Lexington has seen a proliferation of new dining options in and around the downtown area in recent months, and Sabio, located in the completely re-imagined restaurant area in Dudley Square, is definitely one of the more anticipated additions to the lineup.
Gone are most recognizable remnants of the space’s former tenant, Dudley’s Restaurant, which relocated to Short Street – sharp wood tables, clean hardwood floors and exposed brick walls are hallmarks of the substantial remodel.
The Dudley Square building was originally used as a city school when it was built in 1881, and executive chef and owner Javier Lanza pays homage to the former halls of learning with his restaurant’s name – which has a loose translation of “being wise, educated” – and the contemporary bar area, affectionately called “Detention,” since the room was first used as a detention hall.
Chef Lanza is a strong proponent of the farm-to-table food philosophy, and Kentucky Proud ingredients are used prominently throughout the small, but resourceful menu. Make no mistake – the options might be limited to a single-sided-page menu, but you will have difficulty making your final decision for what to eat.
My guest and I had trouble making our selection while looking over the small plate options, which include items like potato gnocchi (with roasted wild mushroom, $8), mussels ($11) and beef tartare ($11), and we ended up going with soft shell crab ($10) – a special for the day.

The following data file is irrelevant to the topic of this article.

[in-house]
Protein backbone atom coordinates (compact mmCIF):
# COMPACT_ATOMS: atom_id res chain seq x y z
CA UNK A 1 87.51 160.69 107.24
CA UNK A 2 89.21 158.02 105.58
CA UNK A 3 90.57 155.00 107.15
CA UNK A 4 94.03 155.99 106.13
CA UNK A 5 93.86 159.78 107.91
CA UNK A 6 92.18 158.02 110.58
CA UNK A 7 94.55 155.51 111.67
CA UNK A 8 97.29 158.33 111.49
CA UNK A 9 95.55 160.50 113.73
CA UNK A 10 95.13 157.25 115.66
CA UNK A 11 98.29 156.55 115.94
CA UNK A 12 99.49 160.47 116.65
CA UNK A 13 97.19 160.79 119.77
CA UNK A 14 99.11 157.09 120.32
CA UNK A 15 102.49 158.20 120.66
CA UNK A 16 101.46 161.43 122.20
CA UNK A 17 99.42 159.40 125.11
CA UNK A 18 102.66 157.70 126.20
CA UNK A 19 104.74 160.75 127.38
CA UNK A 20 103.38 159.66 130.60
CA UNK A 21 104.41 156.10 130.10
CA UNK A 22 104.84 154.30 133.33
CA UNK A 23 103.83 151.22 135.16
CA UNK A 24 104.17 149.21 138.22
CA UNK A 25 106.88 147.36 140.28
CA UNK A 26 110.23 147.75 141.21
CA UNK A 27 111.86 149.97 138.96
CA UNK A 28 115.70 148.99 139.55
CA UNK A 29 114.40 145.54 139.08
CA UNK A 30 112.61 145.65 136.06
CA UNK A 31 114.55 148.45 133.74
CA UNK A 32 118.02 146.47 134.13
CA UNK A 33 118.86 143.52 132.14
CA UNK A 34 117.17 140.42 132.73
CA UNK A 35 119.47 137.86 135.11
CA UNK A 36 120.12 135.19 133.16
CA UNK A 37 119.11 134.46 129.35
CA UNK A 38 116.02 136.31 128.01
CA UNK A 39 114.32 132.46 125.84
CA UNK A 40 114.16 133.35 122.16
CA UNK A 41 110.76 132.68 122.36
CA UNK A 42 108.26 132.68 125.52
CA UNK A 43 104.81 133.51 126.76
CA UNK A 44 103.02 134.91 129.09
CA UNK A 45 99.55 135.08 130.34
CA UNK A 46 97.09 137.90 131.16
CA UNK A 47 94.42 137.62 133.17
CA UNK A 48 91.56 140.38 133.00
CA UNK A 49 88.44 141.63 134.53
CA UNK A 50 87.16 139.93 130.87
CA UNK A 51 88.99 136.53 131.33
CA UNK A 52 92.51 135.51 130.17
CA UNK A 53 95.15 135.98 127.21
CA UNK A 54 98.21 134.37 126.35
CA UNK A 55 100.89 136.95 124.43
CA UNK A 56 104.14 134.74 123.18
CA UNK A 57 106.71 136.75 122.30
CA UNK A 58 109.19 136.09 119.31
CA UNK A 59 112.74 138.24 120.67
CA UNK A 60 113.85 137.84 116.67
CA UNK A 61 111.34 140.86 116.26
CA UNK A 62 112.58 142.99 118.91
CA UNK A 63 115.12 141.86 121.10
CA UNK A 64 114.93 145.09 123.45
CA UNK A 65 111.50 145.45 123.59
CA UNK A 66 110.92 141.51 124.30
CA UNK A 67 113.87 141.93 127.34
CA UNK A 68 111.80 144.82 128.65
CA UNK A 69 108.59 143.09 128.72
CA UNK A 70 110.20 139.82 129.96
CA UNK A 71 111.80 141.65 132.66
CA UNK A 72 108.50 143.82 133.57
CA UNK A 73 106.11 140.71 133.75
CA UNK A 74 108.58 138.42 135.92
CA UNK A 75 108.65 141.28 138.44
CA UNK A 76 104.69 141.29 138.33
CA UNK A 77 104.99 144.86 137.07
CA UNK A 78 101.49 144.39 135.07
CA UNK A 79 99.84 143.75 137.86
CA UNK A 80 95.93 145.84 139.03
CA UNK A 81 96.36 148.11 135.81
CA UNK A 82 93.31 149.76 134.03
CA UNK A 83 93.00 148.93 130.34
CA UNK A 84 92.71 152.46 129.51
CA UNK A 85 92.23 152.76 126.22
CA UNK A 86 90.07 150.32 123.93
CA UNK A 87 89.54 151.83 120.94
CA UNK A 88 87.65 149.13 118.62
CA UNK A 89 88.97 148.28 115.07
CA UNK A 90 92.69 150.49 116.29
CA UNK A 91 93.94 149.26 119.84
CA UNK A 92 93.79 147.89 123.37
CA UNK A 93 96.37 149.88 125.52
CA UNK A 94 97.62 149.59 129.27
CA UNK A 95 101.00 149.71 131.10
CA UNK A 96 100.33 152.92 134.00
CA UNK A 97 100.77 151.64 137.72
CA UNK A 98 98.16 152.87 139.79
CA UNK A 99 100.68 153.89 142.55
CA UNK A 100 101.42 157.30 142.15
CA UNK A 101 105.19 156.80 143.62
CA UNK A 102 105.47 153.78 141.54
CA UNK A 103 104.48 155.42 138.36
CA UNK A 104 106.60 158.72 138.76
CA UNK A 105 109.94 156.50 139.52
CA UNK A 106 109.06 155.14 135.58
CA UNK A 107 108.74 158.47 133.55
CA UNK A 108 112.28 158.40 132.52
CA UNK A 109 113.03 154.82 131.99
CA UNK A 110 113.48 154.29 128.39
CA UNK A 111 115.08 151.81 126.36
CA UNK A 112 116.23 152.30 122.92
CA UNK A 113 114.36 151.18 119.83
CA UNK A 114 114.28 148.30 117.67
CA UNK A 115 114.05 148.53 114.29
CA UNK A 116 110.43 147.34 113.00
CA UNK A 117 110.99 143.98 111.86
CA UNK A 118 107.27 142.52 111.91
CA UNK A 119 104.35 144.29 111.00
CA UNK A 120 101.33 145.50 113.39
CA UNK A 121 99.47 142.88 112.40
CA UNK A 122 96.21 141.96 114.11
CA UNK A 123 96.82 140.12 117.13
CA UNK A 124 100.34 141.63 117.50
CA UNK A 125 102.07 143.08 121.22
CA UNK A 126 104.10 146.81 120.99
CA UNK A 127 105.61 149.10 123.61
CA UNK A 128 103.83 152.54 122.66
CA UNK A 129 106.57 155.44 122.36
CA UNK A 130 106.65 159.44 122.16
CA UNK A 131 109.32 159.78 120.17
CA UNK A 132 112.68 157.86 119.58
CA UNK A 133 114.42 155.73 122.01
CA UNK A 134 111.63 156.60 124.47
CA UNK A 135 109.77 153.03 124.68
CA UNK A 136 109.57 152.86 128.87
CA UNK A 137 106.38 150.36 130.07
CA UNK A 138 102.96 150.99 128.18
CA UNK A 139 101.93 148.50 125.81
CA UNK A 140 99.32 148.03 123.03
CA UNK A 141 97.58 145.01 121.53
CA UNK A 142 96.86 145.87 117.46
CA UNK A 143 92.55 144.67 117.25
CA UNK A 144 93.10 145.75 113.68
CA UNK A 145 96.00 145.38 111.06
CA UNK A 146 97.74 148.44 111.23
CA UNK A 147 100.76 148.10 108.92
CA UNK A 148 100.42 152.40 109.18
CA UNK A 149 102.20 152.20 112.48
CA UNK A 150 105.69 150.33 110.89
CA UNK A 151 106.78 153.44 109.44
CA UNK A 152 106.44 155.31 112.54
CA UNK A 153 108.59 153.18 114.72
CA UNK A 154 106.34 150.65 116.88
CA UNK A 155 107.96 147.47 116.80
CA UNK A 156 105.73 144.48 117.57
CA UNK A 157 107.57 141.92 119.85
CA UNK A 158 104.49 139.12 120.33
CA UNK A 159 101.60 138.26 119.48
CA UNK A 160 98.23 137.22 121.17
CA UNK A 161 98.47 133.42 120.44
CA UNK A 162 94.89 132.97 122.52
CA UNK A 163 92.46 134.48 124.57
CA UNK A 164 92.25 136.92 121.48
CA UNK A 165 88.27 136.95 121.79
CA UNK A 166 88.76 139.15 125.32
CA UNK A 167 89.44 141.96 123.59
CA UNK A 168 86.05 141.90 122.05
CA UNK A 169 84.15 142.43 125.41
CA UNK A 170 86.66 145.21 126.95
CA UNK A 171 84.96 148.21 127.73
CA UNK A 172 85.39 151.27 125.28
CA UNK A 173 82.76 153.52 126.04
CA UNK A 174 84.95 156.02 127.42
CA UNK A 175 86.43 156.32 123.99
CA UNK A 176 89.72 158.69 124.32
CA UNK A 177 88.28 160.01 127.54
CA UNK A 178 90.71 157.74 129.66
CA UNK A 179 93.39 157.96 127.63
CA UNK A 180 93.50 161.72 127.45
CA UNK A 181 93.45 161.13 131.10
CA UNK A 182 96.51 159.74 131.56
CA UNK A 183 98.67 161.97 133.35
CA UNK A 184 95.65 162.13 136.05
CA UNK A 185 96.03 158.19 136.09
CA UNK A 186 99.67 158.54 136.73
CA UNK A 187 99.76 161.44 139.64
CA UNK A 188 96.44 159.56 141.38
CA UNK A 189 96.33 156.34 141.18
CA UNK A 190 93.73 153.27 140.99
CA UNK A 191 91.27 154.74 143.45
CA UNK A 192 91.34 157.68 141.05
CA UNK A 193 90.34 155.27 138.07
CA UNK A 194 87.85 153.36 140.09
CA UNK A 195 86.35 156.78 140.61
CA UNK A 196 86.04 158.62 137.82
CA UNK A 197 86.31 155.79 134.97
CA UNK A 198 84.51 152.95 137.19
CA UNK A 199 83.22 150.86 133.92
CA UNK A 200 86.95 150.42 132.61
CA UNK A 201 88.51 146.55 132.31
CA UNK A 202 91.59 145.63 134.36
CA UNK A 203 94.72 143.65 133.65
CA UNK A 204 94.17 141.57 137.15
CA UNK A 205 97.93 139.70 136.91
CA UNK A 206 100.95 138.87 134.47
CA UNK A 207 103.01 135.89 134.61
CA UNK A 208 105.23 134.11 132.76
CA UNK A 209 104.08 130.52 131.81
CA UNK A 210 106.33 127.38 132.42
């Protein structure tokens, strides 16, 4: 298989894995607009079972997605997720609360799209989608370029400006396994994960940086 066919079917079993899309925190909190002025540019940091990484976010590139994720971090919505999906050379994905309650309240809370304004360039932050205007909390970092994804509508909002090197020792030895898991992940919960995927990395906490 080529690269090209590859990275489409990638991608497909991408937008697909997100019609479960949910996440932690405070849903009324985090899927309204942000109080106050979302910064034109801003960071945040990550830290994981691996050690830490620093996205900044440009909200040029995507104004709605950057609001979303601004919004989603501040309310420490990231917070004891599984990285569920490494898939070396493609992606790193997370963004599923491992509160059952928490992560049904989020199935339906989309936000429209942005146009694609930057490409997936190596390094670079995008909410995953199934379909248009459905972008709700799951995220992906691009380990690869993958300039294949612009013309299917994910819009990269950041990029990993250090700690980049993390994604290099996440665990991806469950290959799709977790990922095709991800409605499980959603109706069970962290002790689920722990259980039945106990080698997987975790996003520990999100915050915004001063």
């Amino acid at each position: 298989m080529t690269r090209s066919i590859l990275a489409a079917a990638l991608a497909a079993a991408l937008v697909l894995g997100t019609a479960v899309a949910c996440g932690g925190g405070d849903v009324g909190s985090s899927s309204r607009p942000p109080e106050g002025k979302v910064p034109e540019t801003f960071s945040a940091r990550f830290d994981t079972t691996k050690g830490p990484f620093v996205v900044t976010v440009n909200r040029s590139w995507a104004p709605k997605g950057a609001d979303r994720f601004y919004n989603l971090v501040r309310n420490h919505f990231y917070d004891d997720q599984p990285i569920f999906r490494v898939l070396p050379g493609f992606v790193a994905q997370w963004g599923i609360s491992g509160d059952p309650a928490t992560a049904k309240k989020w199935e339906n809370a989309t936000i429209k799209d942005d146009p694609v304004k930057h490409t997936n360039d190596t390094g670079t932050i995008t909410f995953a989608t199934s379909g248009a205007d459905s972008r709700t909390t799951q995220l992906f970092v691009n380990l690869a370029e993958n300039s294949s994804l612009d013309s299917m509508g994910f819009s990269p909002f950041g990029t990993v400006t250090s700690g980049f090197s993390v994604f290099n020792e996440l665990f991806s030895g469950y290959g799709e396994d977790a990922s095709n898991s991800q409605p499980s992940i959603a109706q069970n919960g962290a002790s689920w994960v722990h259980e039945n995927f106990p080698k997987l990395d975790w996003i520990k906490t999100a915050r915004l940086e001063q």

Deciding on the dinner entree proved equally onerous, even though there are only seven options: chicken, duck, scallops, seafood pasta, steak, lamb, pork and vegetarian. The difficulty came from the small print beneath each dish describing the accoutrements. The duck came with sweet potato and goat cheese puree ($24), the filet with smoked cheddar au gratin potato ($32), the lamb with Gruyere bread pudding ($29) – all of which looked very good on paper.
And, it turns out, on the plate as well. I opted for the pork dinner, an almond crusted tenderloin on a bed of goat cheese polenta and grilled asparagus served in a shallow bowl to keep the peach marsala glace from spreading away ($25), and my guest selected the lamb, which along with the bread pudding, came with massive chunks of roasted carrots. Both plates were well proportioned and rich in flavor.
Prior to our entrees, I had an iceberg salad (with basil-buttermilk blue cheese, $7), and my guest ordered the roasted beet salad (with frisee and key lime balsamic vinaigrette, $8). Along with the dinner menu, Sabio has a separate lunch menu, which consists mostly of a few sandwiches and salads, and bar menu, which has a cheese platter and a few more small plate options (like ceviche and kimchi ribs).
Our bill, prior to tipping and tax, came to $107.50, and included two entrees, one small plate, two salads, a dessert and a few adult beverages. Along with the bar area, and two dining room areas, Sabio has seating on a 1,000-square-foot patio – plenty of ample seating whenever you choose to visit.